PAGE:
METAIRIE, La. — When Sean Payton’s suspension from the NFL finally was lifted on Jan. 22, 2013, there was one dark cloud still hanging over his program from the failed 2012 season - New Orleans’ defense was bad.
Like, historically bad, allowing more yards in a single season than any other team in NFL history.
Almost 72 hours after reinstatement, Payton made a bold move, firing coordinator Steve Spagnuolo after his defense failed spectacularly.
Fifteen days later, Payton found the man he was looking for; he hired Rob Ryan on Feb. 9.
And 323 days after that, after the Saints put the 2013 regular season to bed, Payton couldn’t have felt more right.
New Orleans’ defense went from 32nd in the NFL to 4th, helping the team go from 7-9 to 12-6.
“There was turnover and we talked about it last spring as this team moved forward of really writing their own story,” Payton said.
This year’s story included one of the more remarkable improvements in NFL history. Under Ryan’s tutelage and creative ways, the Saints’ improved by 134.4 yards, the largest difference in the league since the AFL-NFL merger in 1970.
With that, Ryan would seemingly have earned at least an interview for one of the league’s six head coaching openings – Cleveland, Detroit, Houston, Tennessee, Minnesota, Tampa Bay. But he hasn’t and with one opening left, Cleveland, it’s unlikely he’ll get that chance this year.
“I think what he has done with our defense is obviously monumental and is obviously big on his resume,” said safety Malcolm Jenkins, an unrestricted free agent this offseason. “He does well with managing people. He’d be a good head coach, but hopefully he stays with the Saints.”
New Orleans’ defense improved in nearly every major category, regressing only in takeaways (26 to 19).
It allowed 5.2 yards per play (10th in the NFL), down from 6.5 (32). Yards per rush dropped to 4.6 (28) from 5.16 (32). Yards per pass fell to 6.1 (7) from 7.77 (32). The Saints had a better third-down percentage – 34.67 (9) – than in 2012, when they gave up 38.46 (18).
And with 49 sacks, 19 more than a season earlier, Ryan’s defense improved in sacks per pass play, going from 4.98 percent (29) to 9.66 percent (4).
Not that those involved were completely surprised.
“I think we knew what we had in this locker room,” inside linebacker Curtis Lofton said. “We knew the players that we did have and we had to play the way we knew we could play and once we did that, we were going to do something special. Not one of us doubted that we were going to be great this year.”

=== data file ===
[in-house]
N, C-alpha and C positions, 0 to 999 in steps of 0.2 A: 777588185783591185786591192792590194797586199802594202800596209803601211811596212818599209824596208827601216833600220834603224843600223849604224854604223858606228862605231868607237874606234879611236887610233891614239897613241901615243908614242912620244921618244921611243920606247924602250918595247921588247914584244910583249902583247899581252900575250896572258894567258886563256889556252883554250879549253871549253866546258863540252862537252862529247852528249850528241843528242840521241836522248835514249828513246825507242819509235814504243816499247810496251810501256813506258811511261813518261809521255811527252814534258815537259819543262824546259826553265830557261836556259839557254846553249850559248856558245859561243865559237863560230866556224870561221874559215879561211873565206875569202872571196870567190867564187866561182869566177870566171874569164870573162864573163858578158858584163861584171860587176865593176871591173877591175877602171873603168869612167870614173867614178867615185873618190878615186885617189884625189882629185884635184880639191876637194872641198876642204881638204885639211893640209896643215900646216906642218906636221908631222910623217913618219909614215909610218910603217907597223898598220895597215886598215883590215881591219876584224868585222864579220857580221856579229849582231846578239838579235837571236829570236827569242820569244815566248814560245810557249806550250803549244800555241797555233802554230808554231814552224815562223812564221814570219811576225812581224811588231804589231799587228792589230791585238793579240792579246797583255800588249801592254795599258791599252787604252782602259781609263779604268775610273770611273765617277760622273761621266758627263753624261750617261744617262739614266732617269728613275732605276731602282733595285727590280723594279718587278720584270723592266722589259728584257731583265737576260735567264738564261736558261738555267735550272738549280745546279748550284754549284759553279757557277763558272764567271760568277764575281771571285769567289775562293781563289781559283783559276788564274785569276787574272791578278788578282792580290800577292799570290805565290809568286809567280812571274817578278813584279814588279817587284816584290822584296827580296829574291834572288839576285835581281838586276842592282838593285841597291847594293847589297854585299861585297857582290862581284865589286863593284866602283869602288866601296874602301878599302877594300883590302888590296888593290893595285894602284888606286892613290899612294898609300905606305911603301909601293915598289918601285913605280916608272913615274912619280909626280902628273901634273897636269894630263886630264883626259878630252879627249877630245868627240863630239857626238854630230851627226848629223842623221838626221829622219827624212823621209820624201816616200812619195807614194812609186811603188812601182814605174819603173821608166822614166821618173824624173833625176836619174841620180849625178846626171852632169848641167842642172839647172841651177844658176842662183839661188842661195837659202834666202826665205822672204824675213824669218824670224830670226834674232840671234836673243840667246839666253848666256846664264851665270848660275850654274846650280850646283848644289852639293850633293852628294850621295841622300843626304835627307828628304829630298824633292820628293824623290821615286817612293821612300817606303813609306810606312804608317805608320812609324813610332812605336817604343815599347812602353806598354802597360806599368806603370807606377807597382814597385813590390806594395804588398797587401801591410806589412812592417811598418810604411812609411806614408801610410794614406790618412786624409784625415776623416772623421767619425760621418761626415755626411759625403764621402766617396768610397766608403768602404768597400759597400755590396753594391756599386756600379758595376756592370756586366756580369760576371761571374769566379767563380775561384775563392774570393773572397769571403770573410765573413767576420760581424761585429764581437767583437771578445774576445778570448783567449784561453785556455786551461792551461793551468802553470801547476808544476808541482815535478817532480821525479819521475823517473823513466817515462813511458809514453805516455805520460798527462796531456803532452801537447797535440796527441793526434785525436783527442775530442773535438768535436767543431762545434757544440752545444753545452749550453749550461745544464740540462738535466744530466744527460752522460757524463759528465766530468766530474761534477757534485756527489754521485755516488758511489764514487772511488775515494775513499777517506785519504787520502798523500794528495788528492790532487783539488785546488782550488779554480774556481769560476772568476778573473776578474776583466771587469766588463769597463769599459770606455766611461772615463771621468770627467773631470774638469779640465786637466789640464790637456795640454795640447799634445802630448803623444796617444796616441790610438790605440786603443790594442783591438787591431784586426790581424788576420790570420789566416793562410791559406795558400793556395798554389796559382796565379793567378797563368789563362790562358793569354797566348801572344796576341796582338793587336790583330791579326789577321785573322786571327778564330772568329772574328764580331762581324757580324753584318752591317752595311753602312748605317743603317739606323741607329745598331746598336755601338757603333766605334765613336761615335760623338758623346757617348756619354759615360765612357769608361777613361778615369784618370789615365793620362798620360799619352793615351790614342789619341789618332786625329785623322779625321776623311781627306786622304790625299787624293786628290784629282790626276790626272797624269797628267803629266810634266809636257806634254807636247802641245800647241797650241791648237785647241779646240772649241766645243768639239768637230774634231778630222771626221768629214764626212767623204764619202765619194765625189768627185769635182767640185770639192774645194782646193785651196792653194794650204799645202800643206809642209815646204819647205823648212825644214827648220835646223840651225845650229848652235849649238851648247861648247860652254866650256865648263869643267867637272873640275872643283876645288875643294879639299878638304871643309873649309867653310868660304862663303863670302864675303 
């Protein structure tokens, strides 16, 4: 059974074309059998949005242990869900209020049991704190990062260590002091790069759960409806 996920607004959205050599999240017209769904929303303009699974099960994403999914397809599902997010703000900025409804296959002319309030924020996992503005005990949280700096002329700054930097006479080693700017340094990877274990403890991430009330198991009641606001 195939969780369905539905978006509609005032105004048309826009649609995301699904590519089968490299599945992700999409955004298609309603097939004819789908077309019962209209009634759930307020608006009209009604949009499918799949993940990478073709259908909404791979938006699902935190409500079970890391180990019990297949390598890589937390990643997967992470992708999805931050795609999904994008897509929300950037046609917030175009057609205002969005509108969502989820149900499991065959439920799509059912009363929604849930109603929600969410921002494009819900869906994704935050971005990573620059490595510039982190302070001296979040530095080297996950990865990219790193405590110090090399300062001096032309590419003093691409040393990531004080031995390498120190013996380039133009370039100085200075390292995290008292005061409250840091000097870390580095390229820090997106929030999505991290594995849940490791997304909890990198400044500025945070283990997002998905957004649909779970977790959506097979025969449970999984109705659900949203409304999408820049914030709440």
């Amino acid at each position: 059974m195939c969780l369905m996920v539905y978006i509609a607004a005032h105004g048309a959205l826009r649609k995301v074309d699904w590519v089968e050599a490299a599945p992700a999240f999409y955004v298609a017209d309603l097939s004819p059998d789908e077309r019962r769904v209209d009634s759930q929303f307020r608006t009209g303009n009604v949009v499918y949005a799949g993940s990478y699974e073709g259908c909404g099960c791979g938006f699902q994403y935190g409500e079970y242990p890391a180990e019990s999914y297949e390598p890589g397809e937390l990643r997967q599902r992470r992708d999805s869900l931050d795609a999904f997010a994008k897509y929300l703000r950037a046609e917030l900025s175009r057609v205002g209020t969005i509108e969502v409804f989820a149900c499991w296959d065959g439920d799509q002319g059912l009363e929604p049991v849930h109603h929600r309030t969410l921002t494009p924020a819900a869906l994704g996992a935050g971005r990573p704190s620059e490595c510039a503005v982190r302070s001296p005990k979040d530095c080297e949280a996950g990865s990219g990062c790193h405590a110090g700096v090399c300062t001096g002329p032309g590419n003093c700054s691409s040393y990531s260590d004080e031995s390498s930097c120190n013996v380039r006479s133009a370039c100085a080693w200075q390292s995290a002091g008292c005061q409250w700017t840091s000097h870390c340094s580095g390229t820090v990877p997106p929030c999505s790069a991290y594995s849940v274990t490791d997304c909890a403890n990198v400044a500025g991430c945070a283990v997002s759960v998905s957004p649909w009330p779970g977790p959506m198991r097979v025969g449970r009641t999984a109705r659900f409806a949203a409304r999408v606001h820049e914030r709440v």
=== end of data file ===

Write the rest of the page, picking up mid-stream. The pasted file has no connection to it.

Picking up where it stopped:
The change began right away.
Instead of ignoring what happened in 2012, Ryan embraced it early. He listened to what the players had to say and worked towards their strengths.
“I remember when Rob first got there, our first meeting with him, we put that on the table that we were the worst in league history and how nobody thinks we can do it and everybody is kind of doubting us,” Jenkins said. “All we did was go to work and we knew that we’d be great.”
While the 2012 Saints allowed 12 teams to gain at least 400 yards, and four to gain at least 500, the 2013 version gave up 400 or more yards just twice.
In fact, opponents gained 400 yards or more in the first 10 games of the 2012 season. The 2013 group, meanwhile, had five games in which opponents failed to gain 250 yards of total offense, including two that didn’t even get to 200.
It did it with mostly the same players, though it was the additions that made the biggest difference. Rookie safety Kenny Vaccaro and cornerback Keenan Lewis were integral parts of the defense, while nose tackle John Jenkins and end Glenn Foster became critical role players. It also helped that Ryan used hybrid linebacker-end Junior Galette, who finished second on the team with 12 sacks.
How big was the turn around?
Even the offensive players took notice.
“Any time you change the defensive schemes, bring in new coordinators, you have to kind of shake things up,” receiver Lance Moore said. “They did a great job of doing it in a single year. Going from one of the worst defenses ever to a top five defense finish is pretty remarkable.”
Ryan did it shorthanded, too. Expected starting linebacker Victor Butler was lost to a torn anterior cruciate ligament during organized team activities in June. Linebacker Will Smith went down with an ACL, too, during a preseason game. No. 3 cornerback Patrick Robinson’s season finished in Week 2 with a patellar injury. And cornerback Jabari Greer was lost to a major knee injury in Week 11.
“That is a lot of attrition,” Payton said. “That is our game though. That is the nature of our league and I think our players and coaches have handled that real well and guys have stepped up and played a lot.”